The path led us to an arched entry cut into the fortress wall beyond which the large cobblestone path headed up a steep hill.  We decided to check it out.  It was a bit difficult on my ankle to go up the hill so I took it slowly and carefully.

At the top was a church.  Saint Nicholas church to be more exact.  The church, which was newly built in 1996-1997 replaces the original 13th century church that was destroyed in a fire.


Pat and I strolled around the grounds of the church before heading inside.  Georgian churches are quite strict so you should at least have a headscarf on if not a skirt as well.  We had the scarves but not the skirts.  Photos were not permitted inside.





There was a building near the church.  I think....it's the monks' quarters.  In any case, I was admiring the mural on the front facade.

There was also a small cafe on the grounds of the church.  Clusters of churchkela, the iconic sweet of Georgia, were hanging on a rack nearby.

From St. Nicholas, we continued on the same path that led us down from the top of Narikala Hill.  I suspected we were on the path that I had seen on the cable car ride up. If I was right, it would take us back down to the old city, very near to *our Armenian church*.

The domes mark the old sulphur bath houses in the Abanotubani neighborhood, near where Shalva had parked the car to drop us off.

Sameba Cathedral looms over Metekhi Church.

My instincts proved to be on the dot.  The path from Narikala Hill led us pretty much right to the Armenian church!  Who needs Google Maps? :-)


Back in the old city, we decided to treat ourselves to a drink.  We picked one of the many restaurants that line the main road that runs along the Mtkvari River.  It was an absolutely gorgeous day so we took a table outside.  Pat enjoyed a tall glass of draft beer while I sipped on a pear soda.  Memories of Azerbaijan!


After our refreshment, we went to the bakery, located right next to the ATM machine that we had withdrawn money from.  I wanted to buy some savory bread for our breakfast tomorrow.  The square pieces of bread, which look like stuffed kachapuri of some sort were baked in wood fired oven and it looked worth eating.  I bought one piece of the cheese filled bread and one of the mushroom filled bread.  From there, we dodged the gypsies to make our way back to the apartment - all of a 5 minute walk away.  There, we rested for a couple more hours before meeting back up with a very special person.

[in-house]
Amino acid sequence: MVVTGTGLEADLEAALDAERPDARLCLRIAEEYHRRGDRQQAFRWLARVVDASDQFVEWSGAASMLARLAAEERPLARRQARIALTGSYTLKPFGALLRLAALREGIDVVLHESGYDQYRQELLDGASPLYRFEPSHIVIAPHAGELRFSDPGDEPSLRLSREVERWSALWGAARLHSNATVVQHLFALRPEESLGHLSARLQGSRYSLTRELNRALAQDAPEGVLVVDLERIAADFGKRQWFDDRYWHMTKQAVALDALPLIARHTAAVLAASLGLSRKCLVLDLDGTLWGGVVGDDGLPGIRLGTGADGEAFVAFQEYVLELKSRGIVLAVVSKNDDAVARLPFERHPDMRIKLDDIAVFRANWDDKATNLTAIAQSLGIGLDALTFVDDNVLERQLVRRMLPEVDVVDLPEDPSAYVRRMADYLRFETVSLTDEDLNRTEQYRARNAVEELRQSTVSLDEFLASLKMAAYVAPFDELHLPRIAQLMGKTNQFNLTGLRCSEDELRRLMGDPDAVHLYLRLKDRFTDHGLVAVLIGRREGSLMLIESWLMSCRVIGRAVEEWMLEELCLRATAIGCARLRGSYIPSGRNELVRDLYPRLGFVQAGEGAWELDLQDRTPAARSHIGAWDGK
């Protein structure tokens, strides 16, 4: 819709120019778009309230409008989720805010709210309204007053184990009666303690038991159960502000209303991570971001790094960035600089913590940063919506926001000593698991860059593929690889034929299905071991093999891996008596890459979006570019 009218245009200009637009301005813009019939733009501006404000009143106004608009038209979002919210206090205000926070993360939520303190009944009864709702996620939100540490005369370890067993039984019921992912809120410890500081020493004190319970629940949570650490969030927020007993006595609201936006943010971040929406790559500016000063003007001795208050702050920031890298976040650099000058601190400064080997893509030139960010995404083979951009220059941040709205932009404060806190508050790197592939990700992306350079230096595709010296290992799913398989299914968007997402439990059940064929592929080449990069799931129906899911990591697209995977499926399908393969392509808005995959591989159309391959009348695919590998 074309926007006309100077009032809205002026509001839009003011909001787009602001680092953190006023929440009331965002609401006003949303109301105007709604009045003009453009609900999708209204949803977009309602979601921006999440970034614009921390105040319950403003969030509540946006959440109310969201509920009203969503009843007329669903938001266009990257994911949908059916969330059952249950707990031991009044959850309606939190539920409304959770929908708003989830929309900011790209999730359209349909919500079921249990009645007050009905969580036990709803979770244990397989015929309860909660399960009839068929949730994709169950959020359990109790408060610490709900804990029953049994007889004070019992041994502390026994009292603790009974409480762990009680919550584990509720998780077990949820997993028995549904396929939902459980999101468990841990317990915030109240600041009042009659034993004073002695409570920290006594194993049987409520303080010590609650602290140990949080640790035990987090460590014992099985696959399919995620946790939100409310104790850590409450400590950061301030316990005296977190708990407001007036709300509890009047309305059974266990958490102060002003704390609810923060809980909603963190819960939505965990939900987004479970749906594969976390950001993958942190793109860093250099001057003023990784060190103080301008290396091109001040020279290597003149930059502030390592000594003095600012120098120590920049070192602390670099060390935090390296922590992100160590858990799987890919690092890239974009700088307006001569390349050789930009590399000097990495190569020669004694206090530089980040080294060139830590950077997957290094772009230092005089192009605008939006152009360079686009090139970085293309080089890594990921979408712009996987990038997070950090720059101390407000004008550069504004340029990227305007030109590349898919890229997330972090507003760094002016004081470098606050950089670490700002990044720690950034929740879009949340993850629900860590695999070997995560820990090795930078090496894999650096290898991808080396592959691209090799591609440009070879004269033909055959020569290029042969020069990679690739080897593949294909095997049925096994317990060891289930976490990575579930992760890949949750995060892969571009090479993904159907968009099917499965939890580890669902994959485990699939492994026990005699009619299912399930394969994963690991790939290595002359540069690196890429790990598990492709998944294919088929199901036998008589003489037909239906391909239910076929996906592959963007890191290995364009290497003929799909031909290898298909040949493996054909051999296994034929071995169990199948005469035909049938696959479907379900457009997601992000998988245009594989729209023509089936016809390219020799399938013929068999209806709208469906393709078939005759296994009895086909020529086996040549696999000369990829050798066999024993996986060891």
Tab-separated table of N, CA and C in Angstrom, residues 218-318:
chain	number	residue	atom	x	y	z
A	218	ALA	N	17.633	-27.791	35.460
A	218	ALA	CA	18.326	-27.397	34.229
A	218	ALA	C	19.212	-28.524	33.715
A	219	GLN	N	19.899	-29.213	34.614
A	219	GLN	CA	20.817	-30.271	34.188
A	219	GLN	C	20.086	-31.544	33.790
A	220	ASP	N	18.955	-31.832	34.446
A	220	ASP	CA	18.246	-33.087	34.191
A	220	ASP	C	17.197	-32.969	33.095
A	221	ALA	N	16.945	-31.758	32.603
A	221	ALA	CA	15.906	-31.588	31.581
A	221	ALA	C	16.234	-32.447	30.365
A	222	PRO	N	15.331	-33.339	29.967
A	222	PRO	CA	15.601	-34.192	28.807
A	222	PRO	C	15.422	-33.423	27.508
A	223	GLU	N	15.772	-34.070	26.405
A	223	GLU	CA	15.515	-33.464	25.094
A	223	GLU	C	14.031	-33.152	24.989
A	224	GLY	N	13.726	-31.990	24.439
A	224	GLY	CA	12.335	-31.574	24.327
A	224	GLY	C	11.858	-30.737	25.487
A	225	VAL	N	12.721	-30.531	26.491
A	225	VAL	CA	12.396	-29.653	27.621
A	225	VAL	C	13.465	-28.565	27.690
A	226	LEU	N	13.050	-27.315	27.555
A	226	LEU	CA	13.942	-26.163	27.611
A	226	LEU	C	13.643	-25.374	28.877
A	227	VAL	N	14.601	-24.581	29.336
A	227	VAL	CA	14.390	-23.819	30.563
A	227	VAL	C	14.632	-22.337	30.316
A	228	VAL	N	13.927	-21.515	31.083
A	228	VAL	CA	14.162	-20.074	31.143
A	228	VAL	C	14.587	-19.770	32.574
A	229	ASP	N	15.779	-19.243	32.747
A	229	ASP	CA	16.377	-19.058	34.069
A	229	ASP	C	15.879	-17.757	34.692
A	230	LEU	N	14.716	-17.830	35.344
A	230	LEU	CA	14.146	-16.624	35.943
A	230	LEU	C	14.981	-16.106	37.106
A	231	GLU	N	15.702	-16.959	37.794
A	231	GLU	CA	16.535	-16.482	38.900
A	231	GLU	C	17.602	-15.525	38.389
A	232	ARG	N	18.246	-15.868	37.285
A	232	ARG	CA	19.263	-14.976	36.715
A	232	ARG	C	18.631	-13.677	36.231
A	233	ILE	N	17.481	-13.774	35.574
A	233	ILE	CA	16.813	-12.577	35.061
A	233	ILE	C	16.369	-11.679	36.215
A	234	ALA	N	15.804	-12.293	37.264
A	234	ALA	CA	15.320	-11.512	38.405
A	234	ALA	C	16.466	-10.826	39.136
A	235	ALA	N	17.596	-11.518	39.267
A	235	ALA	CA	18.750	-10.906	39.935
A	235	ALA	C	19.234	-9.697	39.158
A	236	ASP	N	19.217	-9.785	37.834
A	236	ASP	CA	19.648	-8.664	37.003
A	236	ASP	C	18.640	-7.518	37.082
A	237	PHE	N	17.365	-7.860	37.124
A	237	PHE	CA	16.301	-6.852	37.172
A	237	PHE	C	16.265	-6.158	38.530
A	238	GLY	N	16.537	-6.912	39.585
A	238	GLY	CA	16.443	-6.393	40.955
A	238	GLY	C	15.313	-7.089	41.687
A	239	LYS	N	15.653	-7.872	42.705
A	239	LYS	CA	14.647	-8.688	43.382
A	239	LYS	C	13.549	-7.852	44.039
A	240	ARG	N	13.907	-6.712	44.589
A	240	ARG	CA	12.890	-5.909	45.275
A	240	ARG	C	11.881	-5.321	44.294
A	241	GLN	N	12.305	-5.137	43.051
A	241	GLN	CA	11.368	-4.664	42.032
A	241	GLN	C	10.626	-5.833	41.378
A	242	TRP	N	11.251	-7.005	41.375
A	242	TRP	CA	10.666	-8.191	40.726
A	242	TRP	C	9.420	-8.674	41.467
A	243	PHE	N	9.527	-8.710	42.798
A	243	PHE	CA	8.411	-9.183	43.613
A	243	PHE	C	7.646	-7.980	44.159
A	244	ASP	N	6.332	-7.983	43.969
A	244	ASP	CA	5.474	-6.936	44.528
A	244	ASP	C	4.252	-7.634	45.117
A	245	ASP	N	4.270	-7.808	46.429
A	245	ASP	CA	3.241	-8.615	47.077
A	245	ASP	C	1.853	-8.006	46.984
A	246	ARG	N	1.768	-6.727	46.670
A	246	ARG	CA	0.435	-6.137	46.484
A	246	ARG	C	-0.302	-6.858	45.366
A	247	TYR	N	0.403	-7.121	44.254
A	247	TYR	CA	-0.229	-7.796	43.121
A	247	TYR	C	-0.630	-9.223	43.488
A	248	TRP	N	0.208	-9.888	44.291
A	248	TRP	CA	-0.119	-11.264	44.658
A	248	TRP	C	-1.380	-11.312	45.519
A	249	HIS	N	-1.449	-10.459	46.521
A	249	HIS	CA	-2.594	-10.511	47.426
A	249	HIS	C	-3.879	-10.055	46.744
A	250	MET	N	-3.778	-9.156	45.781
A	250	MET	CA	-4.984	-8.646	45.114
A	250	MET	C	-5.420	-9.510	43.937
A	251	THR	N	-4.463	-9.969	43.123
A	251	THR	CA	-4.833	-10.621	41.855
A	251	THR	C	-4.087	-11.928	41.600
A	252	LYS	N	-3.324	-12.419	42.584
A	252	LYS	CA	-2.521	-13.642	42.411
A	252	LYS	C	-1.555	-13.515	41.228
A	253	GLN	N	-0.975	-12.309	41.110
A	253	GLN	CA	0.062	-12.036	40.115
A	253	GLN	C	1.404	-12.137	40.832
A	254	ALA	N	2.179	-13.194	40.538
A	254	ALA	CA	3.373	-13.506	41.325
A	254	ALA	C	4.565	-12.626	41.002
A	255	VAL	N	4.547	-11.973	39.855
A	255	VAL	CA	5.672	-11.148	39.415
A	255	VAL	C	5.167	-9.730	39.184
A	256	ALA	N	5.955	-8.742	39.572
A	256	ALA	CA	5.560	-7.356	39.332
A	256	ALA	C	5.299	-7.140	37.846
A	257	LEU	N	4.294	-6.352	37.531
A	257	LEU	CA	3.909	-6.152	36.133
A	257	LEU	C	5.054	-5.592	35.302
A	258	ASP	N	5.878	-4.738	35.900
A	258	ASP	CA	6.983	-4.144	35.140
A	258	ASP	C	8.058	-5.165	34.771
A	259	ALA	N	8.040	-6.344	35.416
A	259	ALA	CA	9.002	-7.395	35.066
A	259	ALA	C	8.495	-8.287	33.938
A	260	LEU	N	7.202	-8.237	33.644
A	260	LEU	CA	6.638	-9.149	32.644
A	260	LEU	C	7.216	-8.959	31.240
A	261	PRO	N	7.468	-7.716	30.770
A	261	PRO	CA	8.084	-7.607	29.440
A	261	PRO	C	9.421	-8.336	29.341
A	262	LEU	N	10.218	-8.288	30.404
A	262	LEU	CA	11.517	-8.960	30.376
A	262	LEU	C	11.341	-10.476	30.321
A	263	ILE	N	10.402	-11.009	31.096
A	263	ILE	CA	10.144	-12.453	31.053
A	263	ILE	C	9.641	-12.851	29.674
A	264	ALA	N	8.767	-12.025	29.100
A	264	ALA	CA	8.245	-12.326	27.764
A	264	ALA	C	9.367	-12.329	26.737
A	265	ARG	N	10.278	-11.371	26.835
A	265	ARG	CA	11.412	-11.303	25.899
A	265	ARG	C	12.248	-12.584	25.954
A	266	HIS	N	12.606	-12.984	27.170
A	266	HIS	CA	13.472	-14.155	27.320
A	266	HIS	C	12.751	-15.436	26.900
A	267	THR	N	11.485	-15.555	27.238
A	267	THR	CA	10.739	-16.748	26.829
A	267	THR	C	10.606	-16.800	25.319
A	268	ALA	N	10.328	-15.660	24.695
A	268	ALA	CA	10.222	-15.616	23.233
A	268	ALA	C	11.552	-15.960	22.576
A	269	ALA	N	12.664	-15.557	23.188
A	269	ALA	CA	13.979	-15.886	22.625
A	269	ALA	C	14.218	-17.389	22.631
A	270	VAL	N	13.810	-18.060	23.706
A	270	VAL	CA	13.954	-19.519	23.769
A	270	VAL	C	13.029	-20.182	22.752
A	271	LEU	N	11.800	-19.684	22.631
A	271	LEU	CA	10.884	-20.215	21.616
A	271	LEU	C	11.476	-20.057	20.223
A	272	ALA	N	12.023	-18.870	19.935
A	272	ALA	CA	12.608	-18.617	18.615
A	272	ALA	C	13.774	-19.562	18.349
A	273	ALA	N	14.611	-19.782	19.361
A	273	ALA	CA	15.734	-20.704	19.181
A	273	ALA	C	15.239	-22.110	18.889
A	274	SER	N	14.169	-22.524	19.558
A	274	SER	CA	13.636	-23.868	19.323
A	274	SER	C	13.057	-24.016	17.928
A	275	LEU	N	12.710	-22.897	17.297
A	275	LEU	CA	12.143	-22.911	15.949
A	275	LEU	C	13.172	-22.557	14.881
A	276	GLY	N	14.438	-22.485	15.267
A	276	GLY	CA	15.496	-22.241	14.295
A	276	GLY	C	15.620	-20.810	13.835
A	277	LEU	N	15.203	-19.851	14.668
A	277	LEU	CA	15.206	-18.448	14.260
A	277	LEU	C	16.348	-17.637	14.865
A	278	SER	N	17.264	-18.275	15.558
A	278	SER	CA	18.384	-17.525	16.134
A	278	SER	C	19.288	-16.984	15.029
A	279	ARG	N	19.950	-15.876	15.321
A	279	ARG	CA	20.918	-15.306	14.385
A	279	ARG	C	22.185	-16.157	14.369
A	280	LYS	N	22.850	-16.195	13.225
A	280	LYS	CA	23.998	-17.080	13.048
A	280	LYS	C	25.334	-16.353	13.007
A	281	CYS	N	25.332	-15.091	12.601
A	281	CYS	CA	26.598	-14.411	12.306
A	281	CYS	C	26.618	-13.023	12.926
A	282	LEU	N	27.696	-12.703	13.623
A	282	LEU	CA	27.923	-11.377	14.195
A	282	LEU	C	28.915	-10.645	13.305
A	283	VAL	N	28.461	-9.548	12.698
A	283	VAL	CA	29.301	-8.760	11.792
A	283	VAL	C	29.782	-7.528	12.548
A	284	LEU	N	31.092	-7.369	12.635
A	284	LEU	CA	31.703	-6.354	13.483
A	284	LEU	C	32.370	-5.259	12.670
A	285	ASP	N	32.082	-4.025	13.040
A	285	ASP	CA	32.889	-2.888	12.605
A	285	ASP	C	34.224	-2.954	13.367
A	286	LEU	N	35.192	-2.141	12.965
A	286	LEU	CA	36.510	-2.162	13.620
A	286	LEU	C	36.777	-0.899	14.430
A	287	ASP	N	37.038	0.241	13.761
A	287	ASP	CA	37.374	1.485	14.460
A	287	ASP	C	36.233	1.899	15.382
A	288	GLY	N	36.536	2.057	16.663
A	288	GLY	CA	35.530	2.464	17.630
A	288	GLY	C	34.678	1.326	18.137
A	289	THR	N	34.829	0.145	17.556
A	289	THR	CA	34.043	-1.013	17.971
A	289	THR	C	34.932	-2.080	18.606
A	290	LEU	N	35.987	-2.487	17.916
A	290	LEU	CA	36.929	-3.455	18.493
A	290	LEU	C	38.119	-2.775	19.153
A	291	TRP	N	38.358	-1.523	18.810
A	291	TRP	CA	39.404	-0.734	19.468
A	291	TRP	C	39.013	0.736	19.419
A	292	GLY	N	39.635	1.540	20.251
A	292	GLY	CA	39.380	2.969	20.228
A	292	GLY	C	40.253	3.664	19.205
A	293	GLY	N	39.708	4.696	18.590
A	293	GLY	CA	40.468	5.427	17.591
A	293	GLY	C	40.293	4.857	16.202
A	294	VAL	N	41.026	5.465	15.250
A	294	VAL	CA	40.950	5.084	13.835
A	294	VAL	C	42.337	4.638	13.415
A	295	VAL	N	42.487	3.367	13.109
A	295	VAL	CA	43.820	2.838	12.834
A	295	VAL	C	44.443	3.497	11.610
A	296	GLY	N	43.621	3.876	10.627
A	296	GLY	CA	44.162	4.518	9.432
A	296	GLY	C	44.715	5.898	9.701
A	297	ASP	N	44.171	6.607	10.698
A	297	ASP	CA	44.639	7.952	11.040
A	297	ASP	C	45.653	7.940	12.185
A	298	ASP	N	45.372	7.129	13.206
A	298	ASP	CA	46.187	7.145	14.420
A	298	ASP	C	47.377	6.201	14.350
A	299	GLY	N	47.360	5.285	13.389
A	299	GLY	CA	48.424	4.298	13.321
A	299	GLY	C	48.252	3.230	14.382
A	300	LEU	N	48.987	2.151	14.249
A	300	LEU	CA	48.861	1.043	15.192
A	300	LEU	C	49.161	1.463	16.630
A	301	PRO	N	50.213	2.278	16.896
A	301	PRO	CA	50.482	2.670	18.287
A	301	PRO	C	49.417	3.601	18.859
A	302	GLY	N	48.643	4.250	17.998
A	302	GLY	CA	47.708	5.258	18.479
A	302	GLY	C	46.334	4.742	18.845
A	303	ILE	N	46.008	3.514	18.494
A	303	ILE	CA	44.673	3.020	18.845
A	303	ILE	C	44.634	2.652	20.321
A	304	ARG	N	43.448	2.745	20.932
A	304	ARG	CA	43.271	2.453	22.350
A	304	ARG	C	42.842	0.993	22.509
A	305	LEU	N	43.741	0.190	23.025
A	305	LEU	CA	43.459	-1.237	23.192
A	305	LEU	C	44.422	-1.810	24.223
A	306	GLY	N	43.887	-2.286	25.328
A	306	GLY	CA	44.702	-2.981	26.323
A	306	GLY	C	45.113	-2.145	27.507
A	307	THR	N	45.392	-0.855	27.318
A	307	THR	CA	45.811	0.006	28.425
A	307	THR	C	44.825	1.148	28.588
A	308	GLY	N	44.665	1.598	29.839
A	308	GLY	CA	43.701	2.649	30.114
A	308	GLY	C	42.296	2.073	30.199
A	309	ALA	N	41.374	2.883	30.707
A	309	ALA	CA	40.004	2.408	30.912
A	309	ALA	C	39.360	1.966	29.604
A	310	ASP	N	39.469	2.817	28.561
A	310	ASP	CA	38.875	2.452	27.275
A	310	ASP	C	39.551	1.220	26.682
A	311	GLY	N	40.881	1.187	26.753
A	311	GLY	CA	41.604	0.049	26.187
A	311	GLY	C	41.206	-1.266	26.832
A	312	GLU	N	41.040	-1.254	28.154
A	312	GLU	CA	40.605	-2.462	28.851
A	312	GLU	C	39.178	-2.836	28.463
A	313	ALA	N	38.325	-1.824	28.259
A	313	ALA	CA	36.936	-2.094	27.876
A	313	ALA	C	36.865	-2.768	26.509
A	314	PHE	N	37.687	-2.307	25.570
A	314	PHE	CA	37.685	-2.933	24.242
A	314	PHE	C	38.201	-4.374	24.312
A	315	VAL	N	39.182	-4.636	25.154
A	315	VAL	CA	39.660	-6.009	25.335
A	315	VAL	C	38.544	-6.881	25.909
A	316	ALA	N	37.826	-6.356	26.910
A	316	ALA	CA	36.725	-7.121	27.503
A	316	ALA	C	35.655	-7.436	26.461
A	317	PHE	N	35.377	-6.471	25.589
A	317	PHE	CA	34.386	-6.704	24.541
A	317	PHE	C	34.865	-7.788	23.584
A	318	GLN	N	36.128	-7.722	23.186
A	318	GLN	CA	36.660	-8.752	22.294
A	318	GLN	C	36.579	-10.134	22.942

When I was planning this trip months back, I reached out to the person who had helped arrange our Central Asia Trip to get ideas on itineraries for each of the three countries.  Back then Yuriy was working for Advantour in Tashkent.  We had arranged to meet him in Tashkent but shortly before we left on our trip, he emailed me to tell me that he had been transferred to Tbilisi to set up Advantour's operations here.   So that plan fell through.  Now that we were both going to be in Tbilisi, we once again made plans to meet.  We settled on having dinner on April 13th.  We were to meet at 6p but Yuriy sent me a text via WhatsApp to tell me he was being held up by traffic.  I told him no rush, we would wait.  He then texted me when he couldn't find the apartment.  I smiled as I read the message as I knew it was not an easy place to find.  I responded telling him I would meet him at the entrance to the church.

As soon as he appeared at the gate, I knew it was him as I had seen the photo of him posted up on Advantour's website.  We greeted each other with warm smiles and a big hug.  He's as nice and sweet as I expected him to be.  It was wonderful to finally be able to put a face to the countless emails that we had exchanged over the months.  We are also now Facebook friends :-)

I took him to our apartment where he met Pat.  It was smiles all around!

Yuriy walked us over to a very nice restaurant called Maspindzelo, located stone's throw away from the sulphur baths in the Abanotubani neighborhood of the old city.  The restaurant specializes in Eastern European cuisines.


With Yuriy's help, we ordered a simple meal.  Yuriy, the Uzbek, has been in Tbilisi for almost a year.  I asked him how his Georgian was and well, he's still learning.  According to Yuriy, it's not an easy language to learn but he knows enough phrases to get by.  Of course, he should be able to converse in Russian.  He's really enjoying his time in Tbilisi.  I had to tell him that I found it a nicer place than Tashkent and he didn't really disagree.  He has yet to go back to Uzbekistan and that seems to be by choice :-)


If you need a Central Asia/Caucasus travel consultant, this is your man!

After nearly two weeks of eating no pork, we had to have some.  Under that mound of French fries were some very delicious pork chops.  Pat and Yuriy shared some Georgian wine.  Pat really enjoyed it!


Tonight, we lingered over our meal - enjoying the conversation and the food.  While Pat and I were in no rush to leave, we didn't want to keep Yuriy up late.  After all, tomorrow is a work day for him.

We soon had to part ways as night had long fallen and it was getting cold to be outside.  We said our goodbyes along with the sentiment that we hope our paths will cross again one day.  You never know.

Pat and I walked back to the apartment.  By now, we knew exactly how to get back.

The lights of St. Nicholas Church and Narikala Fortress.

Cathedral of St. George.  Looks pretty at night.

Armenian motif on the courtyard wall.

It was 9p when we entered the apartment.  I was still full of energy but I knew Pat was tired - she barely slept a wink last night.  We have a big day tomorrow so we each retreated to our rooms and I worked on this blog post.  I would have surfed the web a bit but our WiFi connection was really bad so I gave up.  In any case, it's about time for me to call it a night as well.  I am still pinching myself that we are in Tbilisi.  I have wanted to come here forever and I cannot believe I am actually here.

More tomorrow.  In the meantime, goodnight from Tbilisi!